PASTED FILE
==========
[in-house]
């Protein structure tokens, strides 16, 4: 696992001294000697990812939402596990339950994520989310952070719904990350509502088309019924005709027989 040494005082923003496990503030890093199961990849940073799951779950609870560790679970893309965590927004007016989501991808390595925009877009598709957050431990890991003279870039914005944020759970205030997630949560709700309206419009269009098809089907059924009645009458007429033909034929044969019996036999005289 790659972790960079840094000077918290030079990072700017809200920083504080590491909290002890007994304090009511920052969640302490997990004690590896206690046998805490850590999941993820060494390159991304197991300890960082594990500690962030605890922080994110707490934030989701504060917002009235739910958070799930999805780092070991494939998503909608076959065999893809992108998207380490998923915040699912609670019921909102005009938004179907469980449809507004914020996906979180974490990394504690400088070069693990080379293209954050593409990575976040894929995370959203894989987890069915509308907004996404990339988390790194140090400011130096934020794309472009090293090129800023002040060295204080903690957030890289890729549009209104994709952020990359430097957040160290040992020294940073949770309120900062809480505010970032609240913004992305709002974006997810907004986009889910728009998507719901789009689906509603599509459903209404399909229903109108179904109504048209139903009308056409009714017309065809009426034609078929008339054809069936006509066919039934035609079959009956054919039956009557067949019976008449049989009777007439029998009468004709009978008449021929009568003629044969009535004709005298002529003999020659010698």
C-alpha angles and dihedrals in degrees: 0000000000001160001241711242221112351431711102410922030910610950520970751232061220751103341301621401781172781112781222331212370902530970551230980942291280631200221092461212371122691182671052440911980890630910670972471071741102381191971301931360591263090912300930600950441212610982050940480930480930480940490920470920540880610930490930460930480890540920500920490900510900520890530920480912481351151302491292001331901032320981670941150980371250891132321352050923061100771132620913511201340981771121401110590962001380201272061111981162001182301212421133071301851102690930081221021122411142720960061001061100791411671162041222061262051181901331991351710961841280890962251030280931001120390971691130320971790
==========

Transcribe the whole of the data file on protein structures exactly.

[in-house]
């Protein structure tokens, strides 16, 4: 696992001294000697990812939402596990339950994520989310952070719904990350509502088309019924005709027989 040494005082923003496990503030890093199961990849940073799951779950609870560790679970893309965590927004007016989501991808390595925009877009598709957050431990890991003279870039914005944020759970205030997630949560709700309206419009269009098809089907059924009645009458007429033909034929044969019996036999005289 790659972790960079840094000077918290030079990072700017809200920083504080590491909290002890007994304090009511920052969640302490997990004690590896206690046998805490850590999941993820060494390159991304197991300890960082594990500690962030605890922080994110707490934030989701504060917002009235739910958070799930999805780092070991494939998503909608076959065999893809992108998207380490998923915040699912609670019921909102005009938004179907469980449809507004914020996906979180974490990394504690400088070069693990080379293209954050593409990575976040894929995370959203894989987890069915509308907004996404990339988390790194140090400011130096934020794309472009090293090129800023002040060295204080903690957030890289890729549009209104994709952020990359430097957040160290040992020294940073949770309120900062809480505010970032609240913004992305709002974006997810907004986009889910728009998507719901789009689906509603599509459903209404399909229903109108179904109504048209139903009308056409009714017309065809009426034609078929008339054809069936006509066919039934035609079959009956054919039956009557067949019976008449049989009777007439029998009468004709009978008449021929009568003629044969009535004709005298002529003999020659010698």
C-alpha angles and dihedrals in degrees: 0000000000001160001241711242221112351431711102410922030910610950520970751232061220751103341301621401781172781112781222331212370902530970551230980942291280631200221092461212371122691182671052440911980890630910670972471071741102381191971301931360591263090912300930600950441212610982050940480930480930480940490920470920540880610930490930460930480890540920500920490900510900520890530920480912481351151302491292001331901032320981670941150980371250891132321352050923061100771132620913511201340981771121401110590962001380201272061111981162001182301212421133071301851102690930081221021122411142720960061001061100791411671162041222061262051181901331991351710961841280890962251030280931001120390971691130320971790